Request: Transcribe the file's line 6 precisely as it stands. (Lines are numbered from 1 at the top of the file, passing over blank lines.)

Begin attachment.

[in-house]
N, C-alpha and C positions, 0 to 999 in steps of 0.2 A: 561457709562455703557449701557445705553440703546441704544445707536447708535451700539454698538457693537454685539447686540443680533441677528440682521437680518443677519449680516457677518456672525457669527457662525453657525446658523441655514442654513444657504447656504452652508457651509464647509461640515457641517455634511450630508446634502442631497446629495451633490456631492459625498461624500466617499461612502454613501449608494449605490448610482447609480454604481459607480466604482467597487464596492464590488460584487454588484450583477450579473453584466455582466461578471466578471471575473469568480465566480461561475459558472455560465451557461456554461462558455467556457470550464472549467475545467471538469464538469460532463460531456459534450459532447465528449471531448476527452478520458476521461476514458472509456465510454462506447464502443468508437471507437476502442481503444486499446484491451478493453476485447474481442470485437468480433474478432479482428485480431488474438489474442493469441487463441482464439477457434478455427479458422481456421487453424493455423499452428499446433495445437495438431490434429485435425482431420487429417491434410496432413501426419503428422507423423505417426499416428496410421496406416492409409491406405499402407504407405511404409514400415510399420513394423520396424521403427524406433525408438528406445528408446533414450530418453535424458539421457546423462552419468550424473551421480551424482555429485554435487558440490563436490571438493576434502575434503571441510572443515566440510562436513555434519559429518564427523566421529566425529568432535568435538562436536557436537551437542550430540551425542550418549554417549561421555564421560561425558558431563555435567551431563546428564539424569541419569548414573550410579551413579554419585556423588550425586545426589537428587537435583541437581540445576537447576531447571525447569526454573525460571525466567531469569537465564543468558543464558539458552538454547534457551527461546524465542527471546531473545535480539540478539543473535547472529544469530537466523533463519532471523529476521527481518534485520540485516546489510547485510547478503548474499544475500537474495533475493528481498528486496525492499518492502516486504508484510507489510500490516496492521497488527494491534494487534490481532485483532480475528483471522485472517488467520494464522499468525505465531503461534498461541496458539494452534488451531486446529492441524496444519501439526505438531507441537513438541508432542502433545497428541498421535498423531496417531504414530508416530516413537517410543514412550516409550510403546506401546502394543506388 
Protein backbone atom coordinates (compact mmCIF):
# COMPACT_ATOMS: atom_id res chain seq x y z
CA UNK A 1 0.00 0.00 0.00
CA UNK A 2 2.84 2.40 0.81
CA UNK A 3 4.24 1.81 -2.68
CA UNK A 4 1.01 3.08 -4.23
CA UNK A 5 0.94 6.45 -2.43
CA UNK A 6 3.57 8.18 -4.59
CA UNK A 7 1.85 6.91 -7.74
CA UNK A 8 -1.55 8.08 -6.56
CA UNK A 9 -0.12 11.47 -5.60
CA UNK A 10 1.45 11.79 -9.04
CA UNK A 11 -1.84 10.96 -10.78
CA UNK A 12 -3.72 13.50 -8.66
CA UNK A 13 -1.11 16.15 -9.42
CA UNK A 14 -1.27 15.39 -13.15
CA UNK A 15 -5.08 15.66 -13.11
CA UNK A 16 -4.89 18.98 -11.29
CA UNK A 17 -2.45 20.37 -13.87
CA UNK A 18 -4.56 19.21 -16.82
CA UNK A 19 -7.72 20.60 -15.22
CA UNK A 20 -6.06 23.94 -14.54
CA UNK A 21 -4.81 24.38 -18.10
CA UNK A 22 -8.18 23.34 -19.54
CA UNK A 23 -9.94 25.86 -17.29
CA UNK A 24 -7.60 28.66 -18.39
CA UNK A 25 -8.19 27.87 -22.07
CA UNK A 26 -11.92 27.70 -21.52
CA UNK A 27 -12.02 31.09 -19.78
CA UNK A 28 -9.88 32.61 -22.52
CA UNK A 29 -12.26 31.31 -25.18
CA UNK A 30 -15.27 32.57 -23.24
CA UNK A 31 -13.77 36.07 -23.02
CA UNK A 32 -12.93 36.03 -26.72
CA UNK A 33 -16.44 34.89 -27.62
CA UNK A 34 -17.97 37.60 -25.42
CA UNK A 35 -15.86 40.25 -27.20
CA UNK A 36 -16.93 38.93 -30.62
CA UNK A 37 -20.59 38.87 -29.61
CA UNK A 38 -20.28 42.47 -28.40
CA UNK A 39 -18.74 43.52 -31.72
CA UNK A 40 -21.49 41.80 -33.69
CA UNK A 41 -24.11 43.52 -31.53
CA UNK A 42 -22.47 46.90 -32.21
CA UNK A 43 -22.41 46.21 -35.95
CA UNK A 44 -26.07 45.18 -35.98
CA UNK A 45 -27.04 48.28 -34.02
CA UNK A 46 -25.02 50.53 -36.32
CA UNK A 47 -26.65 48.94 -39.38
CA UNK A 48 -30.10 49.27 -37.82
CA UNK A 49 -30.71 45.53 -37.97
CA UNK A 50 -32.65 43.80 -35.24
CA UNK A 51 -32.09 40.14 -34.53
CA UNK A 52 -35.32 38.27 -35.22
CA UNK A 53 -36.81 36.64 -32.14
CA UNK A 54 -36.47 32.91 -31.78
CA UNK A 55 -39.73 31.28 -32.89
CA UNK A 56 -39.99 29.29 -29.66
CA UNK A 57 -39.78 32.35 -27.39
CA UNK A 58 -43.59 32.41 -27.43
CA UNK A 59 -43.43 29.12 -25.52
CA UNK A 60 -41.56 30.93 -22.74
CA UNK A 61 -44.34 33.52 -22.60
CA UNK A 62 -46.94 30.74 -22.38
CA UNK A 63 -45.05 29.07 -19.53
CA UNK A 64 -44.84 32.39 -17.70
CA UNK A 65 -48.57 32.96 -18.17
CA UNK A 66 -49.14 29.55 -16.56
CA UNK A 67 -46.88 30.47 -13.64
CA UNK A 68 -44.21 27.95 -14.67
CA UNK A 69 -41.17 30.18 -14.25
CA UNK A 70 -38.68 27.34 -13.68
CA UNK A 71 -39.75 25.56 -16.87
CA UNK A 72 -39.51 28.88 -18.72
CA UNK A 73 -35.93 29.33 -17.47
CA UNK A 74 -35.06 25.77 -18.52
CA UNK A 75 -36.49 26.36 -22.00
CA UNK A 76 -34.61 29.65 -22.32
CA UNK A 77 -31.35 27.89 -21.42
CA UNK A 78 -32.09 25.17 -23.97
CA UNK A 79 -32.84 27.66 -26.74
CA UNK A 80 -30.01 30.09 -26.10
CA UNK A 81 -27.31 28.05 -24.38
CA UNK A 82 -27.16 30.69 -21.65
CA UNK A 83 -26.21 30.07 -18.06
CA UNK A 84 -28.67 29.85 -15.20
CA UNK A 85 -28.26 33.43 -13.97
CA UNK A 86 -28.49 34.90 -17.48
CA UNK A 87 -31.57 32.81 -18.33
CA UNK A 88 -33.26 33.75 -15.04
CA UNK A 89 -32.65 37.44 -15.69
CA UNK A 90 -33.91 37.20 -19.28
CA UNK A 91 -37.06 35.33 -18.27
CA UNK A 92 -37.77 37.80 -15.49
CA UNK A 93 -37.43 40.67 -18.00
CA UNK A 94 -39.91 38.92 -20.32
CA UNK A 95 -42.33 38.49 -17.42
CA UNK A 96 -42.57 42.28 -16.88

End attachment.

CA UNK A 2 2.84 2.40 0.81